On Facebook today I noticed a post from Bart Ehrman that linked to a blog post of his: "False Rumors (or lies?) About My Teaching." In that post, he responds to a reader's question. The reader has a friend of a friend of a friend of a sixth-cousin on her dad's side (something like this, you know how these things go) who knew someone in his class and reported the following about Bart walking into class the first day: "The first day of class he walked in and asked if there were any Christians in the room. He then told them that if they were still Christians by the end of the course that they are idiots and would probably fail."
I've never been in any of Bart's classes, but he spends the rest of the blog denying vehemently that he would ever have said such a thing and I believe him. I've been on the receiving end of this you're-trying-to-destroy-people's-faith charge numerous times myself. On the one hand, it becomes something that's easy to laugh off after you've heard it so many times and realize that, in reality, most of the people making the charge are just threatened and don't know how else to respond. On the other hand, and speaking for myself, it can be more than a little bothersome on the odd occasion. First, it's simply not true. Second, most (certainly not all) of the people who study the New Testament academically and at the level where they're scholars with college or university posts first got into this discussion for faith reasons. Whatever we think now (and there's a wide variety of thoughts in the guild), we only think it because of a path that started with sincere commitment to the text and a willingness to study it more in depth than almost anyone in our surrounding friends and family. Furthermore, almost all of us, regardless of any faith or non-faith position, believe that understanding these texts rightly is important and have dedicated our careers to it.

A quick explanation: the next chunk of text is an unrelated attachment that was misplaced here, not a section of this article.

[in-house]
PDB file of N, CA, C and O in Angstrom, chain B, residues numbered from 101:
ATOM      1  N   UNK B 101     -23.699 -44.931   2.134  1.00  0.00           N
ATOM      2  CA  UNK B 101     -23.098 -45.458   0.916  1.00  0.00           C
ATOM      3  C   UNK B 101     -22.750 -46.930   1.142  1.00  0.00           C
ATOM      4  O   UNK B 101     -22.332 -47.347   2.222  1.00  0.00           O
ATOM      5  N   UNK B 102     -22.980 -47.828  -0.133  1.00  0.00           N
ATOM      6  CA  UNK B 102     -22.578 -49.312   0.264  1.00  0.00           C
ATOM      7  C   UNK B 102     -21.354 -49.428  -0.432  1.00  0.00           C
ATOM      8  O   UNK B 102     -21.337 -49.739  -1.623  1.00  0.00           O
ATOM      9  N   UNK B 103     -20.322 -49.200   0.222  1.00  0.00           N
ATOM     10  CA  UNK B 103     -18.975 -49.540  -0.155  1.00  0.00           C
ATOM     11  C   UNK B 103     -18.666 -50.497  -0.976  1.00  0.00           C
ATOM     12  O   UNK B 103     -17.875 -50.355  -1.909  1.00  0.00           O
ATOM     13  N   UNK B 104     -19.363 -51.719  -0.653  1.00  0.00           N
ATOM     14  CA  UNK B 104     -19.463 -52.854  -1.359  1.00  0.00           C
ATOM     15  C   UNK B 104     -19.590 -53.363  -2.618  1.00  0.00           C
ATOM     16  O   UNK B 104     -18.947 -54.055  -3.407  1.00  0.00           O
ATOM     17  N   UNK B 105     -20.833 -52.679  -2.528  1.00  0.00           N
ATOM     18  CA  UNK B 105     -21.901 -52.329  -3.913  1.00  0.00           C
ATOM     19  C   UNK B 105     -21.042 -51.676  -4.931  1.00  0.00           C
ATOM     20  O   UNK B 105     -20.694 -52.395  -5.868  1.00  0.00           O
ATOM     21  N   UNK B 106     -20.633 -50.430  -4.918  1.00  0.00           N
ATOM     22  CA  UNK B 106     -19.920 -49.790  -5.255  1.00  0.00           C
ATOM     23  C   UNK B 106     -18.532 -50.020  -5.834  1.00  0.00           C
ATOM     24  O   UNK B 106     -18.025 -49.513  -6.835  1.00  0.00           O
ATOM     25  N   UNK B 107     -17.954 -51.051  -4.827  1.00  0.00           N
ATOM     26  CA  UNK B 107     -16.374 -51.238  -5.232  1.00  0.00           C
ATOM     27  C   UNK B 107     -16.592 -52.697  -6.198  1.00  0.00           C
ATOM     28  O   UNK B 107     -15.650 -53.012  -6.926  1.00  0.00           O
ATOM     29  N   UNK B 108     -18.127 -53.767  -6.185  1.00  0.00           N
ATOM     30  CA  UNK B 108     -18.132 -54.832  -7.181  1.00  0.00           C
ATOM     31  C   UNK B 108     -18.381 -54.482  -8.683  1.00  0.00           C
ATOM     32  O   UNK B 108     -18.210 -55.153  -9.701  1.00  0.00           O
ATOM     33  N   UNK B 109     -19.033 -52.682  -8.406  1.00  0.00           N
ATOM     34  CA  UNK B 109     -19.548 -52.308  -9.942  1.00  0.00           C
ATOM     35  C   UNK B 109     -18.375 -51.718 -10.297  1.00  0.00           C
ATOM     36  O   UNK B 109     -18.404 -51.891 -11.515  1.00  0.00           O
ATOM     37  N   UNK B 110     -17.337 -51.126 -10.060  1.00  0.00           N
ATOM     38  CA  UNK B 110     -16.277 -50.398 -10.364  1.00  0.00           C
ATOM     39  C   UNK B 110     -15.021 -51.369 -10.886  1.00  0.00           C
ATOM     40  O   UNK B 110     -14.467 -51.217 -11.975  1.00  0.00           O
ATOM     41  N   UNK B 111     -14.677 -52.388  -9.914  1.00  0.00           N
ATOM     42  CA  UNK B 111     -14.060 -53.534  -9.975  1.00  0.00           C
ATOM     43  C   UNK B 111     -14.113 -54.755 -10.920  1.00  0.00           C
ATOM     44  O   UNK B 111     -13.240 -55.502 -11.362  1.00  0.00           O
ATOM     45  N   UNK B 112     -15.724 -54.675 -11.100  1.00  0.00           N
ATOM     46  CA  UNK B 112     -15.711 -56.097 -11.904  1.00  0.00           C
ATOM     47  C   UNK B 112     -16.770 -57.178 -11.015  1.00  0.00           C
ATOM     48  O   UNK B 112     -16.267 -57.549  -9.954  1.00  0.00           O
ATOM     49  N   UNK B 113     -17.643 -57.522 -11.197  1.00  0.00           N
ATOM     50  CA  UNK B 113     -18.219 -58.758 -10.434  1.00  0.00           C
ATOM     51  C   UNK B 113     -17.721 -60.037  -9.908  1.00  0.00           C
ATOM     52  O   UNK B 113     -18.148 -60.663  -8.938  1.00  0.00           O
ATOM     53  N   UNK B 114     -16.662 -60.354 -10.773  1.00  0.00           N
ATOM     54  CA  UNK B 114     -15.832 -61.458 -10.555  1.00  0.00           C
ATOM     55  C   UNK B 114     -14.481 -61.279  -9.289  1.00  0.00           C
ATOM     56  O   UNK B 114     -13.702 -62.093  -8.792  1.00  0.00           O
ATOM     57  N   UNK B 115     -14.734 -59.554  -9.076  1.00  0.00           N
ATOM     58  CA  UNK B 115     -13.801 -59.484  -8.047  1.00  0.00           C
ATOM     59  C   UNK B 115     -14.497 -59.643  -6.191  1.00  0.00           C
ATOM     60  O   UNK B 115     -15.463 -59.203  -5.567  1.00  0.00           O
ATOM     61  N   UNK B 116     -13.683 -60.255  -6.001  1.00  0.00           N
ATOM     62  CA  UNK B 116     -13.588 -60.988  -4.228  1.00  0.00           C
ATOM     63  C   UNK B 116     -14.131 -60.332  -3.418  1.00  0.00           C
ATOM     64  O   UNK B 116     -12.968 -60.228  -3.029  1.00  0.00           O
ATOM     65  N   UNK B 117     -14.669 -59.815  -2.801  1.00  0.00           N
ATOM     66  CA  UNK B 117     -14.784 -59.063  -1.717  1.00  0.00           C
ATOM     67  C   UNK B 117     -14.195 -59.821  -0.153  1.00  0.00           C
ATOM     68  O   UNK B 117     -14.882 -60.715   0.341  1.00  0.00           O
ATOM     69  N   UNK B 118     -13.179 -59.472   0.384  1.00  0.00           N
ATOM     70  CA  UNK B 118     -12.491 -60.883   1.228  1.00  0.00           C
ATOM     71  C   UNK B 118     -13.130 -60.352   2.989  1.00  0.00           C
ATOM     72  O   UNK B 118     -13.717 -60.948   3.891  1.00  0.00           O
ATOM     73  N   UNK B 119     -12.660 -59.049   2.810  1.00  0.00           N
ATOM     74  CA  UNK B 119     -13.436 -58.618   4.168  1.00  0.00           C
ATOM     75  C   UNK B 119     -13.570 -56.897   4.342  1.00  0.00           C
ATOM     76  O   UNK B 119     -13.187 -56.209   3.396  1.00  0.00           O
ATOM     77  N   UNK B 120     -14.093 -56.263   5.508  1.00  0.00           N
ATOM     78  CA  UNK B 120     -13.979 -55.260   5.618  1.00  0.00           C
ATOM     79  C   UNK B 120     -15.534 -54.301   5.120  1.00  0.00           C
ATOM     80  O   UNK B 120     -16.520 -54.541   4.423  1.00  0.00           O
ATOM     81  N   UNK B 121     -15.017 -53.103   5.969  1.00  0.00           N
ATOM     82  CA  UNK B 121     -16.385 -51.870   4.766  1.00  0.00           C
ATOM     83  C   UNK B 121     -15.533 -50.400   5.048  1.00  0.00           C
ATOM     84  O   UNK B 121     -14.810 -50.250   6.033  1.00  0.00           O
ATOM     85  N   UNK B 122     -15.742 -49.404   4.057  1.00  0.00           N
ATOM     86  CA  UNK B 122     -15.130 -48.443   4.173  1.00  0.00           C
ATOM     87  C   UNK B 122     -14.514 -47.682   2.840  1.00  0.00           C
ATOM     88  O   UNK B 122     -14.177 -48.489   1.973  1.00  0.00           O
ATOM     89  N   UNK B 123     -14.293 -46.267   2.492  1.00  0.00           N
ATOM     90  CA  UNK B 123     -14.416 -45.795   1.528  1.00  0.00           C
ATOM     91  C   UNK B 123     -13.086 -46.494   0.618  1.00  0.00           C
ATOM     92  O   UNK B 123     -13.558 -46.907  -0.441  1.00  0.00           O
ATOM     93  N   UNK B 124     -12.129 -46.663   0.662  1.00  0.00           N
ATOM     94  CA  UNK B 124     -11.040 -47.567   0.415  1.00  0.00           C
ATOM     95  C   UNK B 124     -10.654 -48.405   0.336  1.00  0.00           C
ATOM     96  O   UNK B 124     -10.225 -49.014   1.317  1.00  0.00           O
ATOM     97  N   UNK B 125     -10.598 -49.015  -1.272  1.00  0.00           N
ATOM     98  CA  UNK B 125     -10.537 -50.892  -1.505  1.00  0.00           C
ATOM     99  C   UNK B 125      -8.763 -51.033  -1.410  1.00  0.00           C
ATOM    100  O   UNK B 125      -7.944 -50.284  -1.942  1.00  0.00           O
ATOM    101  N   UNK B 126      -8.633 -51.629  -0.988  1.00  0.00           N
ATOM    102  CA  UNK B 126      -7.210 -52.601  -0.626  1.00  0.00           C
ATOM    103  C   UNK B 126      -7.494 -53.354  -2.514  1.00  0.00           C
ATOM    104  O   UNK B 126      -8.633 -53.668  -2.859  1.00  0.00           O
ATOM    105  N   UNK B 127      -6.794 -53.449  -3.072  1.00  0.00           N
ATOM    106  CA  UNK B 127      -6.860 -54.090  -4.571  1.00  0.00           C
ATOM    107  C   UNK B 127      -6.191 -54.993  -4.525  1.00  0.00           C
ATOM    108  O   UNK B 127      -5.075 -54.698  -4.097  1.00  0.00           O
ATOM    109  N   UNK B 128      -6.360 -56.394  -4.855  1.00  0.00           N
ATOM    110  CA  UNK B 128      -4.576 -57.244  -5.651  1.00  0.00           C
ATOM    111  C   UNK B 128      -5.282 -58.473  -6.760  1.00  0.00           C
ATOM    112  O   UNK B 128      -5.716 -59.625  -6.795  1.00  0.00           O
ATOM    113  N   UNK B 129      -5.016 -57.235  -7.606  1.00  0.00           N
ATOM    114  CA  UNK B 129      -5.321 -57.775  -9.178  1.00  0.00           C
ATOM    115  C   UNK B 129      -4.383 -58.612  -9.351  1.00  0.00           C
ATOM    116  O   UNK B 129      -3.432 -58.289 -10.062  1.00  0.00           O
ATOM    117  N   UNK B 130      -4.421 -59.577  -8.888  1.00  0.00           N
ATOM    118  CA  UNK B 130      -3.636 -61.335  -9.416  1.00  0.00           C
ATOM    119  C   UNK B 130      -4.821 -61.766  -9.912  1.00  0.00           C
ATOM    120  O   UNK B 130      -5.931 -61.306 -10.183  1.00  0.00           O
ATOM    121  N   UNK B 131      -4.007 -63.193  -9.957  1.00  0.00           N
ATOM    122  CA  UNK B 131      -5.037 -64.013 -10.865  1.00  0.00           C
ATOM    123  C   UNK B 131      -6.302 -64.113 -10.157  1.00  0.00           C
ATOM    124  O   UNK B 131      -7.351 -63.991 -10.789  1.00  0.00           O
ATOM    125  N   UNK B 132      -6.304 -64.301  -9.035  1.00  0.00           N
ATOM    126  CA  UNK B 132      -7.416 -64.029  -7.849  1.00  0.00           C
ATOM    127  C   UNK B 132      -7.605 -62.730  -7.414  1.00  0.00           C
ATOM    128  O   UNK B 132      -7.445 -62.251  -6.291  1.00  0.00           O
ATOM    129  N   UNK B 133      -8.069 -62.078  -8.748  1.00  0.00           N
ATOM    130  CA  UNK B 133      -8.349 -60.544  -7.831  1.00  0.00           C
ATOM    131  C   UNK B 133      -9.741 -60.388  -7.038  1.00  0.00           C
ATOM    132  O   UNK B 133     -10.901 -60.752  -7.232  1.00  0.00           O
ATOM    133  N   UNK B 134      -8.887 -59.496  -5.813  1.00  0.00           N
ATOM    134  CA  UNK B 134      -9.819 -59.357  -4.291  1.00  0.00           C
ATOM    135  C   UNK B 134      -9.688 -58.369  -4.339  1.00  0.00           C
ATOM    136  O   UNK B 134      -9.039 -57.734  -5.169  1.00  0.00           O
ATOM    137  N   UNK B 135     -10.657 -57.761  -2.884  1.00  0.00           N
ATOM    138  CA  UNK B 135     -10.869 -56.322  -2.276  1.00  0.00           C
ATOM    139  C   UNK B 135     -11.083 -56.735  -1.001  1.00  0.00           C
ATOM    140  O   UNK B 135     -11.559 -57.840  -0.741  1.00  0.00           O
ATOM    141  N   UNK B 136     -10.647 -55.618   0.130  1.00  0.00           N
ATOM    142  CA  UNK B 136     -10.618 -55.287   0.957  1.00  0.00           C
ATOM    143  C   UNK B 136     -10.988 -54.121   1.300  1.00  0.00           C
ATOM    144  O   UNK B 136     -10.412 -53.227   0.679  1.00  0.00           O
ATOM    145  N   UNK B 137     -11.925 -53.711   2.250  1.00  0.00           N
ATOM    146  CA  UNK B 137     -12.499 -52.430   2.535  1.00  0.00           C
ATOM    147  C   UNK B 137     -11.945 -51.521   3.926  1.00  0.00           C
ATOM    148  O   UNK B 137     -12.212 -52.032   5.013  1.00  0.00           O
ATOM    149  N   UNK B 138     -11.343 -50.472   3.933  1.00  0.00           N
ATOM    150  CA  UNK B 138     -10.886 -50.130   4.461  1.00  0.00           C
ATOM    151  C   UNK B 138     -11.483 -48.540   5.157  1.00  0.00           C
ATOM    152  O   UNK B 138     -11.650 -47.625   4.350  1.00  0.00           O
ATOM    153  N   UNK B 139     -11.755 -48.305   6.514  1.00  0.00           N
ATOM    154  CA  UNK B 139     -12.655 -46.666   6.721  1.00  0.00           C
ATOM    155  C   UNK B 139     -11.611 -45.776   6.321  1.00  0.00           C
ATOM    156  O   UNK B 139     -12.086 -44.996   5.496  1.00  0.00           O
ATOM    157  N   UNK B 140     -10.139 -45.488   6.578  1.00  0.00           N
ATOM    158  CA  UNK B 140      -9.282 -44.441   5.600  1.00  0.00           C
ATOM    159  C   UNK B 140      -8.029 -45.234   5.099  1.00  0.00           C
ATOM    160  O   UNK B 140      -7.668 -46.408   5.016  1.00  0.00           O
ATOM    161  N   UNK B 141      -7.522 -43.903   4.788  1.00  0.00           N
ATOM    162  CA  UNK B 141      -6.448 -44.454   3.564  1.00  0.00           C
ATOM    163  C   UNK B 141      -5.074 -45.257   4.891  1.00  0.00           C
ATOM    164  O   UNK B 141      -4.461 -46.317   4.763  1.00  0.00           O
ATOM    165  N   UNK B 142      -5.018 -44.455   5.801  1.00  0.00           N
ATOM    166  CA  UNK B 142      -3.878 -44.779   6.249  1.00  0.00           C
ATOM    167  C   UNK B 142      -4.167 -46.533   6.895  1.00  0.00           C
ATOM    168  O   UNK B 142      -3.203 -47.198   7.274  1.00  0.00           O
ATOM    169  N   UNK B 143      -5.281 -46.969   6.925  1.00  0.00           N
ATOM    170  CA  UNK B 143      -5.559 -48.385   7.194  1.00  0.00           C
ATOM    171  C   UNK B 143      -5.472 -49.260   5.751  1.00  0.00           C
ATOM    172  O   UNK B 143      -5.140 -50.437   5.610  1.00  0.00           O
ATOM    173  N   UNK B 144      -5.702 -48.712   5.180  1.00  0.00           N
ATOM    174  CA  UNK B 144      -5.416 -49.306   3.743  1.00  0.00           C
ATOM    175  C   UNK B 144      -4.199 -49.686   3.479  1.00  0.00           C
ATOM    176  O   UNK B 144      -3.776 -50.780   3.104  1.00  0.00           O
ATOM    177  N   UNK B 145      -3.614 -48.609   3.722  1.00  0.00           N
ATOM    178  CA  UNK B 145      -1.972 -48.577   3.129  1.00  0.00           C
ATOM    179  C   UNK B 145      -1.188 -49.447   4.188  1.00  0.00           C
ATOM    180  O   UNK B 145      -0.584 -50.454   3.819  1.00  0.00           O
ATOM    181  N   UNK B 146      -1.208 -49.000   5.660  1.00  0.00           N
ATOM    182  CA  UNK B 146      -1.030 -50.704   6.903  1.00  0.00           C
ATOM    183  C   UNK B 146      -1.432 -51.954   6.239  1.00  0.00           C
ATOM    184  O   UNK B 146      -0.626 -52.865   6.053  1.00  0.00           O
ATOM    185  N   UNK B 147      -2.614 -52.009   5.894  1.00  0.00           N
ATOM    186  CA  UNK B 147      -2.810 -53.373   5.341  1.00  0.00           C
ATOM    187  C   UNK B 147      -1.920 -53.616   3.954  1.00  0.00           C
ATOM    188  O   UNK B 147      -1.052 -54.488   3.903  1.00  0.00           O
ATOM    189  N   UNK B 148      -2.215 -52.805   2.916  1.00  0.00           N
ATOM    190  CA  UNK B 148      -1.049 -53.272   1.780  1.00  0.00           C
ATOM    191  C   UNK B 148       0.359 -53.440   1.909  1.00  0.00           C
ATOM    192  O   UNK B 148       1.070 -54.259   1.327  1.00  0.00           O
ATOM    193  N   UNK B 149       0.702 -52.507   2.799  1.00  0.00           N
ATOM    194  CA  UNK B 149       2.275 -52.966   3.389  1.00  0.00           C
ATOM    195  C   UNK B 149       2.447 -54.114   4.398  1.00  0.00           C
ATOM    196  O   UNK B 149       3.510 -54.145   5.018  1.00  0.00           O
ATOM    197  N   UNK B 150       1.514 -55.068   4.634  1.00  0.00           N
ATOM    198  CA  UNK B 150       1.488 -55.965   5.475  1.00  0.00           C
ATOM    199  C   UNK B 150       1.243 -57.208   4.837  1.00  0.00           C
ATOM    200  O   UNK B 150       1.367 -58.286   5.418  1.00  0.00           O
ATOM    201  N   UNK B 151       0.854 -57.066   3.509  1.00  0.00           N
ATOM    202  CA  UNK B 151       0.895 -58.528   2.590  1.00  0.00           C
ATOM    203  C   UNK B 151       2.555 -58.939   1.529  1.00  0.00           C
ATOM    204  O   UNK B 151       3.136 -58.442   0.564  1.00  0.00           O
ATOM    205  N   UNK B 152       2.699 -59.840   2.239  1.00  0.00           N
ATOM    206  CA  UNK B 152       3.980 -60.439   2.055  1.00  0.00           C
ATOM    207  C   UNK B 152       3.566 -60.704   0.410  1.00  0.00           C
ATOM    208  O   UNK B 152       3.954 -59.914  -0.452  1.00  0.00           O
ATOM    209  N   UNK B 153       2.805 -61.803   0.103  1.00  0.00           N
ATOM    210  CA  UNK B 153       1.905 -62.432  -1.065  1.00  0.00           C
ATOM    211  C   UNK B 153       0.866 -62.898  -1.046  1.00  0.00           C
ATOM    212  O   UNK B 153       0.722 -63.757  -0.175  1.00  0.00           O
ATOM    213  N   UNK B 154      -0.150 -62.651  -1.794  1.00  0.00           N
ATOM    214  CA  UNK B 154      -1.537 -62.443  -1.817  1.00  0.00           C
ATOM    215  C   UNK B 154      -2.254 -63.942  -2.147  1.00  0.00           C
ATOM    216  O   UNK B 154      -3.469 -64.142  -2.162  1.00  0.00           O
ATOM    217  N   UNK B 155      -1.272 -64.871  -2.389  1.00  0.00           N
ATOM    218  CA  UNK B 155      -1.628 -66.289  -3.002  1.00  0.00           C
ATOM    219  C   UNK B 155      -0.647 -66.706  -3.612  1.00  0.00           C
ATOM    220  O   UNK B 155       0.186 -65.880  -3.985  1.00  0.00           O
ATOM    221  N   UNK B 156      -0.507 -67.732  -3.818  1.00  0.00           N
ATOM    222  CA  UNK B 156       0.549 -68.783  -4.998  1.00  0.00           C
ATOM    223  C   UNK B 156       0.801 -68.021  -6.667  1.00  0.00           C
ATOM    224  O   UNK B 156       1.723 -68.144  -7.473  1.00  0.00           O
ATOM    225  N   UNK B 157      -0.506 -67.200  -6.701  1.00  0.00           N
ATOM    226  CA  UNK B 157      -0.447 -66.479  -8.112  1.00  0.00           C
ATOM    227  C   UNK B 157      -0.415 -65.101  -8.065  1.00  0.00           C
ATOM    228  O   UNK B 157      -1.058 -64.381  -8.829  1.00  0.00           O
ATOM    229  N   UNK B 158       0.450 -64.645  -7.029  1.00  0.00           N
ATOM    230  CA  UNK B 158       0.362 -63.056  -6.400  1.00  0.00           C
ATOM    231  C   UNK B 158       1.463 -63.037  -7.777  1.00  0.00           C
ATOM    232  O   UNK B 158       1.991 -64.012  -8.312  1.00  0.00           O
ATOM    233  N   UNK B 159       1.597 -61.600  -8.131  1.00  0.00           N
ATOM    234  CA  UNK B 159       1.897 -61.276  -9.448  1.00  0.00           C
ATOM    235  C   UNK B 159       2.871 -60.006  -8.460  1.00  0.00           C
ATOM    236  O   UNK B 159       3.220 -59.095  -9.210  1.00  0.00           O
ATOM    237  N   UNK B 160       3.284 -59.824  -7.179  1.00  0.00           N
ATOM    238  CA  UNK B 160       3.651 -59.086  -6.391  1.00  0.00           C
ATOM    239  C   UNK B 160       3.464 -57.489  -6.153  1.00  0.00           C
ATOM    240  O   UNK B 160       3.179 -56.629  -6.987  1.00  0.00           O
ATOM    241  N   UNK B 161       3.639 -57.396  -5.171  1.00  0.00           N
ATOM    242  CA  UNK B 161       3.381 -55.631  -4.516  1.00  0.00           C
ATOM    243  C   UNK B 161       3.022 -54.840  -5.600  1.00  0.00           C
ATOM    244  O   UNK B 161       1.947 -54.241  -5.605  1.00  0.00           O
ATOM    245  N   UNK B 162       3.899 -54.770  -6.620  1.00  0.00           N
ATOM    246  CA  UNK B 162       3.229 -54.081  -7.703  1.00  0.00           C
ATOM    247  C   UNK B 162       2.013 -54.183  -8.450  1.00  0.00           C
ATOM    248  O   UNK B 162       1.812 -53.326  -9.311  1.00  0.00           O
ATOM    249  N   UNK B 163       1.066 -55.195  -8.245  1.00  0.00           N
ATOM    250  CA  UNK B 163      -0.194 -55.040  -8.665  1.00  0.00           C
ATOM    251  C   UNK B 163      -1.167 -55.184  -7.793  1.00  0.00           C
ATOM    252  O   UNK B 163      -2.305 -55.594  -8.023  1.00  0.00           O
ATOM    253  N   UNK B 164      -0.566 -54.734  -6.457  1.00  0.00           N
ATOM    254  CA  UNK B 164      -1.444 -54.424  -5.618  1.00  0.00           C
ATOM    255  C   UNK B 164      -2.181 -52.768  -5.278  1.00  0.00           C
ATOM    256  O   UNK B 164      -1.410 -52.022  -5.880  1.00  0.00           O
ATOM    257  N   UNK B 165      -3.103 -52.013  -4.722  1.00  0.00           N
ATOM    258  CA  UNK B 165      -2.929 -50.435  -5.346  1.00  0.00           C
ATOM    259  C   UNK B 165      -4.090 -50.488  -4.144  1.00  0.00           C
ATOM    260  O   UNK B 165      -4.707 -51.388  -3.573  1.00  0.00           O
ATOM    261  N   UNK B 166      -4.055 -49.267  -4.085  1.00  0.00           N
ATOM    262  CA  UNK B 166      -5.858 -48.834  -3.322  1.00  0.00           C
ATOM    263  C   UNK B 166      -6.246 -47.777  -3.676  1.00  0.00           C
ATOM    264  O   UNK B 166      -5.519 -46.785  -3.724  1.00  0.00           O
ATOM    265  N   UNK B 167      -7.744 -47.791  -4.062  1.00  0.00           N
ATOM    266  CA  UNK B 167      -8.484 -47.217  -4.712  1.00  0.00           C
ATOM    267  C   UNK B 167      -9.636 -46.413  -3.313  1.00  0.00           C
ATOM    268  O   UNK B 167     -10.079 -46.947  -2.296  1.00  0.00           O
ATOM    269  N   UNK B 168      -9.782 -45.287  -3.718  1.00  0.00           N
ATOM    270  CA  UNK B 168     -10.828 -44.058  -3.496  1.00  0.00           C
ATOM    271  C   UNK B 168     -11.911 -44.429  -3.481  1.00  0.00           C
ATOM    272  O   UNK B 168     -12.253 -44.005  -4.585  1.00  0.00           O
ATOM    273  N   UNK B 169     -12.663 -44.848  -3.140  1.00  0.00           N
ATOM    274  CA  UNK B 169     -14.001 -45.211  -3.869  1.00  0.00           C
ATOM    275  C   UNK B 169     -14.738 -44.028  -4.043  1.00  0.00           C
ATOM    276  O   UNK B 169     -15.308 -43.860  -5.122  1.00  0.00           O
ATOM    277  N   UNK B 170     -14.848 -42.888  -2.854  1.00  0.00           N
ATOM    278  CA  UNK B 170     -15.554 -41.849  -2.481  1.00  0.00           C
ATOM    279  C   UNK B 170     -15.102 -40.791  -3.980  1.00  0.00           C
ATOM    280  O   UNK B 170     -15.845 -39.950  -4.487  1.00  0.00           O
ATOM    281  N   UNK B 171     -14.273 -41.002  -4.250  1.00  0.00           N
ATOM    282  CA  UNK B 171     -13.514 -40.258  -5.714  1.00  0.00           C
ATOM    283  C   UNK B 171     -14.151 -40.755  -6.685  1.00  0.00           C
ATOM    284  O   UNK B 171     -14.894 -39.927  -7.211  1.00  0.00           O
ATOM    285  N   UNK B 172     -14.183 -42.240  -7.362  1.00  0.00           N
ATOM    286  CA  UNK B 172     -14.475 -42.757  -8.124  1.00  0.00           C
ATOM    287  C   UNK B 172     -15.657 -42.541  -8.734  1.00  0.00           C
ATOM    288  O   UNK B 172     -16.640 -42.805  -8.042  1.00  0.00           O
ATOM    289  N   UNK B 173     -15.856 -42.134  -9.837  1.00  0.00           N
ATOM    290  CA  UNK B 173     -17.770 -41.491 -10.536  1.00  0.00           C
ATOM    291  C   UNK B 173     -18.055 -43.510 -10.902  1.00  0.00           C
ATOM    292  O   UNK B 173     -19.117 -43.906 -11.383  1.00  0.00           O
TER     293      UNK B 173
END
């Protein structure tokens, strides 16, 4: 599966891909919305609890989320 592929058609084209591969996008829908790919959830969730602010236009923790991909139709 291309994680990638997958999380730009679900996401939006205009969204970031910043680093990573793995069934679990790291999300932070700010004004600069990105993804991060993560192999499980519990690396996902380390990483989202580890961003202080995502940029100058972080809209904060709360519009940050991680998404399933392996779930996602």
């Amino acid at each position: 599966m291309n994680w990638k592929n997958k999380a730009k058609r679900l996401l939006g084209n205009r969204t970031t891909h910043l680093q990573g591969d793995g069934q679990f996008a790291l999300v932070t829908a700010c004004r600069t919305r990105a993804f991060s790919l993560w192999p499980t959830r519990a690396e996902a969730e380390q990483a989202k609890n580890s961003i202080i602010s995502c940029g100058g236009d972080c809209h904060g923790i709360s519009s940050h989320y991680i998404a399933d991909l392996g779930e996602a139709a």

I thought I'd pass along an anecdote about Bart that relates to this. Several years ago I'd been invited to teach in an evening course at a church. After the session wrapped up, a guy I'd never met before and have never seen since came up to me and said, "Do you know who this guy is who teaches at North Carolina?" I said, "Do you mean Bart Ehrman?" and since I knew where this was going I didn't give him a chance to respond before saying, "Yeah, I know him. He was one of the editors who published my first book. He's been very helpful to me in my career." The guy was stunned and said, I kid you not, "Well I was going to tell you how much I hate him." I laughed and told him that, believe it or not, Bart was a really nice guy. Needless to say, this guy was really, really disappointed that I wasn't going to Bart-bash with him. He was even more disappointed to find out that, lo and behold, Bart doesn't actually have devil horns growing out of his head. Ok, the last part didn't happen, but the rest of the conversation really did.